Three Sprites, One Silent
|Photo: Larry Kollar, March 2009|
“Urrf,” came the response from the stump.
“Morning has broken!”
Morning Mist said nothing, and Gnarlbark soon poked her hoary head out of the hollow. Like the stump she lived in, she looked sodden and worn. “Every morning the same thing,” she grumbled. “And my answer is the same as it is every morning. I will not leave my tree.”
“And I will ask the same question I ask every morning: why? It is but a lifeless stump, surrounded by water. My water.”
“I will not leave. I will not give in to the humans. Or you.”
The naiad grinned. “Oh, pish. You speak of humans as if they are Evil Made Flesh.”
“Humans cut down my tree and drowned its roots. I have good reason to think such.”
“And the same humans dammed my creek, making this lovely pond. Have I not done well with what they gave me?”
Gnarlbark scowled. “Oh, yes. The humans are wonderful. They keep your pond so clean.” She glared at a can floating silent in the water nearby, an empty container for one of their horrid beverages. The can was green as a spring leaf, the greenest thing to be seen this winter morning. It was adorned with white spots and the human script that neither naiad nor dryad had bothered to learn.
“At least it’s aluminum.” Morning Mist gave it a playful slap, and the can flipped onto the weedy shore before slowly rolling back into the water. “Remember when they were iron?”
“All too well. I have felt their iron nails pierce bark and living wood. Their iron fencing…” She shuddered. “Humans bring pain to trees.”
“As do squirrels and birds. Humans are a force of nature, no matter how they may deny it. As are we. And they left plenty of trees just up the bank.” The naiad waved a dainty hand at the woods above them. “There stand many suitable oak trees that would welcome a dryad’s loving care.”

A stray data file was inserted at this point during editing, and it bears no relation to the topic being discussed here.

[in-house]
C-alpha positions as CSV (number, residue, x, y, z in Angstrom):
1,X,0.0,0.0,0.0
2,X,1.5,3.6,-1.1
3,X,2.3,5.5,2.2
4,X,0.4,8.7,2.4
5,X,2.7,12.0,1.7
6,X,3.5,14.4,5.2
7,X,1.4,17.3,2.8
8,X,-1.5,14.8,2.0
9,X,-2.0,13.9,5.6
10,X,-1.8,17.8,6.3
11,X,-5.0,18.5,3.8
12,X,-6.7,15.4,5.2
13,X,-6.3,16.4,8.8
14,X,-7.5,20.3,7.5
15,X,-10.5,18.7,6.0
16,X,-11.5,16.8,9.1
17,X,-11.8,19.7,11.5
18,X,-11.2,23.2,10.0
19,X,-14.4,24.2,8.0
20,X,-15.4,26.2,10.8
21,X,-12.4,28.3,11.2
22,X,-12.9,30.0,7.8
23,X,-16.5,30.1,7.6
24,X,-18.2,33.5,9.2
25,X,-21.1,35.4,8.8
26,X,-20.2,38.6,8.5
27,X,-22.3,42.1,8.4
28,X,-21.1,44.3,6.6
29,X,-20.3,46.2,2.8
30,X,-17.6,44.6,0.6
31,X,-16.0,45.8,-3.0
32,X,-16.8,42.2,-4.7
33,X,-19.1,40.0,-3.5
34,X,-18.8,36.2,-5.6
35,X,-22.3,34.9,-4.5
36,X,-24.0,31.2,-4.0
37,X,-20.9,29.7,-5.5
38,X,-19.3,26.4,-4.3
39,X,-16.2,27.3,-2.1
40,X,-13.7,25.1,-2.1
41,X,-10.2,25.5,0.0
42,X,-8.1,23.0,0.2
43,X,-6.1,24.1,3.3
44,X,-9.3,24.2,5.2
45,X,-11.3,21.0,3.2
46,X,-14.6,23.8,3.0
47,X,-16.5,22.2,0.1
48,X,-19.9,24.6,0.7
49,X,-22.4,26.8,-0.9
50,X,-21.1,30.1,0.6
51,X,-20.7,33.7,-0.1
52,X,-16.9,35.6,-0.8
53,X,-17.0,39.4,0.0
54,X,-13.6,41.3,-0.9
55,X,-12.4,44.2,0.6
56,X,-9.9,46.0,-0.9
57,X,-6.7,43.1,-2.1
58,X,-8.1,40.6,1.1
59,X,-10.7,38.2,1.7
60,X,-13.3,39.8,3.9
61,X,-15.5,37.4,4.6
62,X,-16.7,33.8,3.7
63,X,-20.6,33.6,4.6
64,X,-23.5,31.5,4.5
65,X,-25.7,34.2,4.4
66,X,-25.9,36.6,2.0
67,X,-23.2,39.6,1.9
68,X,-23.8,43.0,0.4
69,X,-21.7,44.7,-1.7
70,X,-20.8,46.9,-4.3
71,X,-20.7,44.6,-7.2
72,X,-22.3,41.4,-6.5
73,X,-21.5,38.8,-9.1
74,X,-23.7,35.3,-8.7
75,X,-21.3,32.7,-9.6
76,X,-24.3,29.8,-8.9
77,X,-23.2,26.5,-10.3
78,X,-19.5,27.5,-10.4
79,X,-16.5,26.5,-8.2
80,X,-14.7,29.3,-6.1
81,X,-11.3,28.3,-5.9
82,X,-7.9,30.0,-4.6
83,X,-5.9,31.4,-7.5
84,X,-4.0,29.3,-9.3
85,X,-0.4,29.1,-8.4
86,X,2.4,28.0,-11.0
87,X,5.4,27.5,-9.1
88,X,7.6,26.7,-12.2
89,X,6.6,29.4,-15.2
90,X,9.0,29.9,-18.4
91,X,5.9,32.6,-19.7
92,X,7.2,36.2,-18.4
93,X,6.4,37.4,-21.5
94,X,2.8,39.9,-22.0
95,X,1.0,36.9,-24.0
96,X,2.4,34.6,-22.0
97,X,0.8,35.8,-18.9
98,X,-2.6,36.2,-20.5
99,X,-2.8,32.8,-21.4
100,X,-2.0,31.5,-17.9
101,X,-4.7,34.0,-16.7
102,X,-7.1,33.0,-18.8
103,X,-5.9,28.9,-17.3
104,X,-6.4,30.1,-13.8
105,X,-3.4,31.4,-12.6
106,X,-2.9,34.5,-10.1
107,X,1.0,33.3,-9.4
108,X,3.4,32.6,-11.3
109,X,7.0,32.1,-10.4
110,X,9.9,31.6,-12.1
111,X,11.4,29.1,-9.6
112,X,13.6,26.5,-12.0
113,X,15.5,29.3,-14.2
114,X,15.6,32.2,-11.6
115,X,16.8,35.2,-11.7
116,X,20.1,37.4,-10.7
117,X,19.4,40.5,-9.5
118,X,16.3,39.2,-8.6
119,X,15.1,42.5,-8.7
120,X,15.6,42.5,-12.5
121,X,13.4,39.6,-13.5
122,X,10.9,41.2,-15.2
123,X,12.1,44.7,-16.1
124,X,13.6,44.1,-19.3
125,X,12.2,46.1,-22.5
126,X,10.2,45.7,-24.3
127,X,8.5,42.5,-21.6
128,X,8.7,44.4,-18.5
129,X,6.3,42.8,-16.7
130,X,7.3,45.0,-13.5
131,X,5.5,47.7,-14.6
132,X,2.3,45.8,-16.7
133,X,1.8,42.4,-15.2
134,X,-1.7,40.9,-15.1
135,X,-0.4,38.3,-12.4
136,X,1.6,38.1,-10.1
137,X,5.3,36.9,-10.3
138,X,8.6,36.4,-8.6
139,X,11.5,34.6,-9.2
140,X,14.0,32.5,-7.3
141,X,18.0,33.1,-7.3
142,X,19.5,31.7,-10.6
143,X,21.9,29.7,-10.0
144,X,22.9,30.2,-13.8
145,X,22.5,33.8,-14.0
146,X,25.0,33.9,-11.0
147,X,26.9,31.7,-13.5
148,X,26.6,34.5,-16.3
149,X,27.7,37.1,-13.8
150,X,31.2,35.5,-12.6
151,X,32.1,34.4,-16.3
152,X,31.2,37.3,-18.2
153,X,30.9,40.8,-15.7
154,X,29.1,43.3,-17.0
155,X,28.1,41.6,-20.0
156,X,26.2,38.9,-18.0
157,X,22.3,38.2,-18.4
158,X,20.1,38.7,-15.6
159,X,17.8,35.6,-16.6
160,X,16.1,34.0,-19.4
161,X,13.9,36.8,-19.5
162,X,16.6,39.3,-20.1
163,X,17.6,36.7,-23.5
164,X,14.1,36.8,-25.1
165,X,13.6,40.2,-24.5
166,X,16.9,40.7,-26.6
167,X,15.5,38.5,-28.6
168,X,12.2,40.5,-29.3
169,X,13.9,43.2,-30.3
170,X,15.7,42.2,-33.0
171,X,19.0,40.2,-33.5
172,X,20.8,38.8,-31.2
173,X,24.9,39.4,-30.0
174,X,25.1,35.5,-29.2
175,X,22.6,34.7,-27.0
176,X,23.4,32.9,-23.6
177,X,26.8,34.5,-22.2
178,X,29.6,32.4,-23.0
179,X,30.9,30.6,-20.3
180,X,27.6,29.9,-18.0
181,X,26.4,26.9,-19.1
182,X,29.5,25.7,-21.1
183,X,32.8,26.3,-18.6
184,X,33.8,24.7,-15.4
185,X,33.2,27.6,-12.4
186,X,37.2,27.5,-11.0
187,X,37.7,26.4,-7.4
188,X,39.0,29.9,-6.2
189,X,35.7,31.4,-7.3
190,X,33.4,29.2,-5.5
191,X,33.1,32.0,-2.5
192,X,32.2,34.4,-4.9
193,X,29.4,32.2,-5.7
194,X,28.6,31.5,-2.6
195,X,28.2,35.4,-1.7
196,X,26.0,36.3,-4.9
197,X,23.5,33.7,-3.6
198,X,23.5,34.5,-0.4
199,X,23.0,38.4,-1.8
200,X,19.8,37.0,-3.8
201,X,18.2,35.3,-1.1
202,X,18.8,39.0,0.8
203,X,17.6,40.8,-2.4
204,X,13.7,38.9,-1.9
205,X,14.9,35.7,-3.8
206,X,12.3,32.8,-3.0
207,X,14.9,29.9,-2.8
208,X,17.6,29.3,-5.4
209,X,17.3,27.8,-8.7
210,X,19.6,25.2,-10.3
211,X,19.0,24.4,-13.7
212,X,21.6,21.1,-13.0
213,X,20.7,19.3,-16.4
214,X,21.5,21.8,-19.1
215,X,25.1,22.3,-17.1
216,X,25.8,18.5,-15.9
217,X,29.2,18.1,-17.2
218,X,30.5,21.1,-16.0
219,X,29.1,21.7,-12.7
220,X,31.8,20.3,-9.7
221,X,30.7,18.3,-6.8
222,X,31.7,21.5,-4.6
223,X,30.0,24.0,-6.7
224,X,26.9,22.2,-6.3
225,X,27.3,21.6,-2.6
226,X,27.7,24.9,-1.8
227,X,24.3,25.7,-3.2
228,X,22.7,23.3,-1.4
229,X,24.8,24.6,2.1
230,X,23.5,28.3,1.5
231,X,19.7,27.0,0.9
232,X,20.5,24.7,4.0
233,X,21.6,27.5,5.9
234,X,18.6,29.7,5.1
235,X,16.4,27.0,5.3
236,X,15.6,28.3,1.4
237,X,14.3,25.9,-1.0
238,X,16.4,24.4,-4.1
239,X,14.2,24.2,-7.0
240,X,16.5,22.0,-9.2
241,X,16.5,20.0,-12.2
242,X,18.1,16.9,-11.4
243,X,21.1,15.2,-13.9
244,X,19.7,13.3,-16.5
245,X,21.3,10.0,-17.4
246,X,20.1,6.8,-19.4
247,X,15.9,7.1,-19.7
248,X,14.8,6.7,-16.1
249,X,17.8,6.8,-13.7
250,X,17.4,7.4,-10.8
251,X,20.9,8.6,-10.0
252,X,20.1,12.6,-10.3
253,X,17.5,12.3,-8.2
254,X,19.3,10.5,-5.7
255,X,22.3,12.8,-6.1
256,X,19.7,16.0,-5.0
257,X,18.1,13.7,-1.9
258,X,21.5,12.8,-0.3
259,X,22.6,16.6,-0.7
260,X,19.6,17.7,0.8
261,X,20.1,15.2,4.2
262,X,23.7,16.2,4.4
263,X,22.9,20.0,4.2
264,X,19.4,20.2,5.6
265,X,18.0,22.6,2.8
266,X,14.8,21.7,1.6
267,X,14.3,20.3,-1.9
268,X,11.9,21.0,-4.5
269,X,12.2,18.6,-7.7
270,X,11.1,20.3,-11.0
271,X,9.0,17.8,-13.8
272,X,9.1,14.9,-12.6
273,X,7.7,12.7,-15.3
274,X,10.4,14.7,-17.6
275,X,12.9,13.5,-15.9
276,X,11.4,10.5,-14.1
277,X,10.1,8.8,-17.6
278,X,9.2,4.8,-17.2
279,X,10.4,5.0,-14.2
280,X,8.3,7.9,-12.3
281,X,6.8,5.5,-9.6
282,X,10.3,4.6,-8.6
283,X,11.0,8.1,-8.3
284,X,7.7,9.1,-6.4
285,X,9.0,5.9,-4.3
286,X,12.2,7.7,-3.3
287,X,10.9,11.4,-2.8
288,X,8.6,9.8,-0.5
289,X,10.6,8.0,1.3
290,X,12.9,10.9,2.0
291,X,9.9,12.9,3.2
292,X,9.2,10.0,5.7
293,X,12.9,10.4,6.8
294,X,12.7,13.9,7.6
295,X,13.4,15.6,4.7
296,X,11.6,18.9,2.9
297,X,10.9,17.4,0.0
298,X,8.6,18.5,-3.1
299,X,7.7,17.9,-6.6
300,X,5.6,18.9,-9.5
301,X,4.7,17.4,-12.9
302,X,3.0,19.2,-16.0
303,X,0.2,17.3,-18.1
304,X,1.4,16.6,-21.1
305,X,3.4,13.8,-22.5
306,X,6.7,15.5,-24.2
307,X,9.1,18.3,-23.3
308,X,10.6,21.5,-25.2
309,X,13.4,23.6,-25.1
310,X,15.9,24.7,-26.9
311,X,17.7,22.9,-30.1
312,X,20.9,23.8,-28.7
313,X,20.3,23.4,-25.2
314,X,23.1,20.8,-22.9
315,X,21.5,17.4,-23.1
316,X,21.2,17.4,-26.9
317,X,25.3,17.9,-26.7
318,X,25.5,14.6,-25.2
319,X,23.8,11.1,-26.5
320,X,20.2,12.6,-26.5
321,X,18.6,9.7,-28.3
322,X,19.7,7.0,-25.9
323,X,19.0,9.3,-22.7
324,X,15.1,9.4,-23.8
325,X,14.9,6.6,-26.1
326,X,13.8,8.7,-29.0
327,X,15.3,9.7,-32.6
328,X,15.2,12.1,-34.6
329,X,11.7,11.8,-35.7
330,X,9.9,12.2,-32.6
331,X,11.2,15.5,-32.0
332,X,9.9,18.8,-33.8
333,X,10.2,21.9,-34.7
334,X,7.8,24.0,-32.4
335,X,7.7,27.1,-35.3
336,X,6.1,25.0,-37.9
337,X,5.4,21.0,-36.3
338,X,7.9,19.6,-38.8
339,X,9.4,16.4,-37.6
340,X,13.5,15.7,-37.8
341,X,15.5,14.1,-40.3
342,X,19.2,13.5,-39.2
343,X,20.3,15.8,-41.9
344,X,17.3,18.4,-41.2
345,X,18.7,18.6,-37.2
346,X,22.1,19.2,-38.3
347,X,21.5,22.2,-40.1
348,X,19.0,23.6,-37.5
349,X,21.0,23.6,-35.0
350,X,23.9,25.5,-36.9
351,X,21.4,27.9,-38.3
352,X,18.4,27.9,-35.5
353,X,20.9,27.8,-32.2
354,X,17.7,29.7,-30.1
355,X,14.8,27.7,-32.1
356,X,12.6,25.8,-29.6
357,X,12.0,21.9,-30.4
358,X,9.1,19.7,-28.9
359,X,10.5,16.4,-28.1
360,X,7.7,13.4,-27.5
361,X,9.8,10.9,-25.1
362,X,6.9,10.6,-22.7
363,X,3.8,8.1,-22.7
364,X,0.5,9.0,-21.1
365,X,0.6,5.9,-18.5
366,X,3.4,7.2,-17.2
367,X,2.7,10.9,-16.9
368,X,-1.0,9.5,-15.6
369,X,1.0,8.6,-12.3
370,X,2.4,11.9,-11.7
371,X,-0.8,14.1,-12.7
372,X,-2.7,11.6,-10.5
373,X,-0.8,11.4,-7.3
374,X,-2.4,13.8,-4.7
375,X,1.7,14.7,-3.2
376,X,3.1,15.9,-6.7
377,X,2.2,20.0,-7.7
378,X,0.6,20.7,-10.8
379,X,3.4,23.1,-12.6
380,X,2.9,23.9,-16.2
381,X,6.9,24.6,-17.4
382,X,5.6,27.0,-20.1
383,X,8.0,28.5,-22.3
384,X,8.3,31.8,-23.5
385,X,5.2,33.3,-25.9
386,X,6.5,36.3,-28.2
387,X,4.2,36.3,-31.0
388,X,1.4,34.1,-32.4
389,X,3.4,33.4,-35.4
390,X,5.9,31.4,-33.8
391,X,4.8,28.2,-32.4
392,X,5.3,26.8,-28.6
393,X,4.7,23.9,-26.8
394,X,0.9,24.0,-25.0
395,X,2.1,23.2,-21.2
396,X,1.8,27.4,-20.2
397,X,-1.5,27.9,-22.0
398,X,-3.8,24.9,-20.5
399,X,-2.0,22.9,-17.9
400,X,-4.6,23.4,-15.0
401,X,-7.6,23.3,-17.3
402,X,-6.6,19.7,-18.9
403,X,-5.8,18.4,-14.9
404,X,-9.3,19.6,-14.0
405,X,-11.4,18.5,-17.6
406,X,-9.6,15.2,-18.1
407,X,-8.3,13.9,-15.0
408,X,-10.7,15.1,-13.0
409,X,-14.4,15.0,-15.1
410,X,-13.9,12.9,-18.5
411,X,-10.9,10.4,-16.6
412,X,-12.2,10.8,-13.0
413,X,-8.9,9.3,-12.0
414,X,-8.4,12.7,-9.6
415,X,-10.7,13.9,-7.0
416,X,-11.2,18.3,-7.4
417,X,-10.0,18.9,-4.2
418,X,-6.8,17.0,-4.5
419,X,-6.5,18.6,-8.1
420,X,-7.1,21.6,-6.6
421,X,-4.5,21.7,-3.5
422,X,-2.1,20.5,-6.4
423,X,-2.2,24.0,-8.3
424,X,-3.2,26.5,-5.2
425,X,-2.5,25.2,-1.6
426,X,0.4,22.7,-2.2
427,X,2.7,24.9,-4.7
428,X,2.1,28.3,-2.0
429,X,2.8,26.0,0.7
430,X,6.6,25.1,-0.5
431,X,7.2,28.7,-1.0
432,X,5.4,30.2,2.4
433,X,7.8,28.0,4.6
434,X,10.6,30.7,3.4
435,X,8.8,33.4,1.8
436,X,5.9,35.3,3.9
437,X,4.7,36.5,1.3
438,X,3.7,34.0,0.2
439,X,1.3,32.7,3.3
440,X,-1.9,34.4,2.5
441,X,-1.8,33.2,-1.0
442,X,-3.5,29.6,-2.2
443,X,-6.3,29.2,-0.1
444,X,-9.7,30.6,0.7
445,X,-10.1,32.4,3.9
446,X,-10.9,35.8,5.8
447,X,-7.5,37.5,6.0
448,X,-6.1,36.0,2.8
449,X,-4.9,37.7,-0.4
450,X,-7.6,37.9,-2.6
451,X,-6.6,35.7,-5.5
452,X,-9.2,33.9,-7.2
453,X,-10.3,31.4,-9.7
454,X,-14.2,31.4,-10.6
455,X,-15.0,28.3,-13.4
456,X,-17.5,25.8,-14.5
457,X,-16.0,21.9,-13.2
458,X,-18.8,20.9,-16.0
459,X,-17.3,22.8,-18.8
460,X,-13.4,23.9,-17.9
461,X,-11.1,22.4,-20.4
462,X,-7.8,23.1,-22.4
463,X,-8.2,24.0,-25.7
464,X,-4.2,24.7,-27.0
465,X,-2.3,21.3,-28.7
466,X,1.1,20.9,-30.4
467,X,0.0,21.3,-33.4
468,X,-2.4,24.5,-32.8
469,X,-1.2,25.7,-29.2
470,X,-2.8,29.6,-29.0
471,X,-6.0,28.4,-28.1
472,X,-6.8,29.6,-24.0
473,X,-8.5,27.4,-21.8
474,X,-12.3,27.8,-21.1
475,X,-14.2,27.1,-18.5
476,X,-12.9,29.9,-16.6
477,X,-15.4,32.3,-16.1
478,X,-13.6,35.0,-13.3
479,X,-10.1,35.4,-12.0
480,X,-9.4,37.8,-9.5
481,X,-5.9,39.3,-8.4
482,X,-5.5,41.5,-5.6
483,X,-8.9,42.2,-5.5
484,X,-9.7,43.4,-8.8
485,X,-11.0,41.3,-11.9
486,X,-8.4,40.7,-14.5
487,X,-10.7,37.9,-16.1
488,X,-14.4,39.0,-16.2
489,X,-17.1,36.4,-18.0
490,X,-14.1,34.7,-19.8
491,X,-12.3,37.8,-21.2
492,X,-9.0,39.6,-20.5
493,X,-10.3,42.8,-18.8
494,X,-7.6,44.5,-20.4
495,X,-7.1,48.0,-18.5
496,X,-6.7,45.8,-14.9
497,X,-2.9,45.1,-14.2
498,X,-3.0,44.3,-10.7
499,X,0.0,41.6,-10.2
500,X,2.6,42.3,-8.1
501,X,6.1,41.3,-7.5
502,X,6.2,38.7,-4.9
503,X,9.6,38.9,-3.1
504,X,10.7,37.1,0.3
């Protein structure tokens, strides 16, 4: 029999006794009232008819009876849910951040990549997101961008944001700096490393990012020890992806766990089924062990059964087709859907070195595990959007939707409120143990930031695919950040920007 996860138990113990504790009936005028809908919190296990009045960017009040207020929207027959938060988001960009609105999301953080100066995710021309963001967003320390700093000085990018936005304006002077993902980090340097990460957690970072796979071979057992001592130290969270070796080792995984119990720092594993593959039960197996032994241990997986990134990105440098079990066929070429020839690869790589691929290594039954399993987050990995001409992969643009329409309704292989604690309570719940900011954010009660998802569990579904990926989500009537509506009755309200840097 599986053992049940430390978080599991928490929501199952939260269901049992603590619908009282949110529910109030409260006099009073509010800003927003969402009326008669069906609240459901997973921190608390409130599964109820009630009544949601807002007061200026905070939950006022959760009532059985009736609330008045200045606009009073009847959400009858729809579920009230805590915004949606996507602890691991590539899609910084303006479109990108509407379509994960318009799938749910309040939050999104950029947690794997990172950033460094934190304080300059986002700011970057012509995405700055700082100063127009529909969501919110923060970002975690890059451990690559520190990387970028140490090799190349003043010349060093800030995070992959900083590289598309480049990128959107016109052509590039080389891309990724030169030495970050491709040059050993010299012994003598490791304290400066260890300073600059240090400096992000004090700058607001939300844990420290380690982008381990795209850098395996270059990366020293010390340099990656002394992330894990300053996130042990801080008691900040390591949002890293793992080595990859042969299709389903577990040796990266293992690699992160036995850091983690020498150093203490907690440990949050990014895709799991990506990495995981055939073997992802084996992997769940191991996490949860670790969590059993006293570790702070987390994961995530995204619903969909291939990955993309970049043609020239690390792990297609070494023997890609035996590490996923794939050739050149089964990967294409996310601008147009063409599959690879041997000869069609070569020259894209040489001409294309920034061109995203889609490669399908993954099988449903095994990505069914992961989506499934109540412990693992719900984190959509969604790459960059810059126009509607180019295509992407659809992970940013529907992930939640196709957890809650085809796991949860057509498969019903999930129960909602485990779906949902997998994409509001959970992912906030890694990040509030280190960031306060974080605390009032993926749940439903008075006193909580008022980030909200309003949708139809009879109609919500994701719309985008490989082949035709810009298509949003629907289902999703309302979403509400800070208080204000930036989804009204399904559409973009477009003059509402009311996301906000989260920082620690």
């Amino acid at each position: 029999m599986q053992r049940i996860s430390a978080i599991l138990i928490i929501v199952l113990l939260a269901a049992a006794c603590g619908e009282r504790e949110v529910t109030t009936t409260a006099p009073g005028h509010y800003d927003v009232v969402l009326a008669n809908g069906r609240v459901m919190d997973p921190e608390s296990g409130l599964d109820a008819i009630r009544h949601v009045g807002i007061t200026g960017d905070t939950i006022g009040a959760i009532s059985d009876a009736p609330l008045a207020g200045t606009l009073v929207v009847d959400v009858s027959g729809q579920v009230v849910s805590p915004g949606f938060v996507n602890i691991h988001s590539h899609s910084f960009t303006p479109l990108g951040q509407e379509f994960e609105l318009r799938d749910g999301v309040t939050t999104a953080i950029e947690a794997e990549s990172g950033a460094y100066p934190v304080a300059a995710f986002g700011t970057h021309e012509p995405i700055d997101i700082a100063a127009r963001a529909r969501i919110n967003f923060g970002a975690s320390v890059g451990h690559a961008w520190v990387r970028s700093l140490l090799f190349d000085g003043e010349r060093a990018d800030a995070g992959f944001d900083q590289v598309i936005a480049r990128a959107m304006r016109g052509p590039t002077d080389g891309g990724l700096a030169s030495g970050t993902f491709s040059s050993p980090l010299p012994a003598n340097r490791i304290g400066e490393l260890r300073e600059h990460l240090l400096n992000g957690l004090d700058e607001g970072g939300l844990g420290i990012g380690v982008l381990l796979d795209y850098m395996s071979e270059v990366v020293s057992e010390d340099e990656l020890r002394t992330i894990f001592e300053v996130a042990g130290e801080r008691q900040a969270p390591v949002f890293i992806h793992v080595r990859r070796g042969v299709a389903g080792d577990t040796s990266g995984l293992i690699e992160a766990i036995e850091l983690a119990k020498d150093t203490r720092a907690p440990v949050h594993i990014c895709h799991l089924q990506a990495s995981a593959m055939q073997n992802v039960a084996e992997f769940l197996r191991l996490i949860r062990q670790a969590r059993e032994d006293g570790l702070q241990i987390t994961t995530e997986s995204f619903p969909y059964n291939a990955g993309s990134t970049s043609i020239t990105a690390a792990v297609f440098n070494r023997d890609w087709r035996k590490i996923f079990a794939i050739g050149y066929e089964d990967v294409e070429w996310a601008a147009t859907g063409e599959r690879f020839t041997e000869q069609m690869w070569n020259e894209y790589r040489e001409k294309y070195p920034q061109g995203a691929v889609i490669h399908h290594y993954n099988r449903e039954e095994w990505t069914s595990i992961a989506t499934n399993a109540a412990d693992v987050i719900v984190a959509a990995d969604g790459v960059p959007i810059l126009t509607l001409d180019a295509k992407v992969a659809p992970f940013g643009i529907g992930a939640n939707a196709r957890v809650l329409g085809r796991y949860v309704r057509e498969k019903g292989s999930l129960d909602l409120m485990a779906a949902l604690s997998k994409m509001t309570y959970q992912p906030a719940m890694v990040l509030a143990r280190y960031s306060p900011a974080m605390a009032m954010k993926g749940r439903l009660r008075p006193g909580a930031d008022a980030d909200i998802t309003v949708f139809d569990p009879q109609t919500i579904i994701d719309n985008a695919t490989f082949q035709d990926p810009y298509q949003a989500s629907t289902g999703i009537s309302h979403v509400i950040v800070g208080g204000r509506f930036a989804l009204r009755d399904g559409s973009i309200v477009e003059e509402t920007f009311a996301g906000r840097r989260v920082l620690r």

“Until a human cuts them down.”
“Or storm or beetle does the same. At least humans make use of what they cut.”
“And what use do they make of their aluminum containers, when they have drank their fill?” Gnarlbark gave the can a dark look as it floated toward them, rocking with the ripples and turning itself slowly. “Human refuse, have you any wisdom to impart in this matter?”
The green can said nothing, but fetched up against the tree in a gentle caress.
“It seems as if the can likes your tree,” Morning Mist’s laugh was the sound of a creek running over rocks. “Perhaps it is advising you to stay.”
“Then it indeed has some wisdom to impart.” Gnarlbark reached down and lifted the human thing from the water, holding it so the pond water could drain away. “As for us, naiad, we have our charges to attend to.”
“Indeed we do,” Morning Mist swam away, rippling the cattails along the shore as she went. “I will speak to you again with tomorrow’s sunrise.”
“We will be waiting for you here.”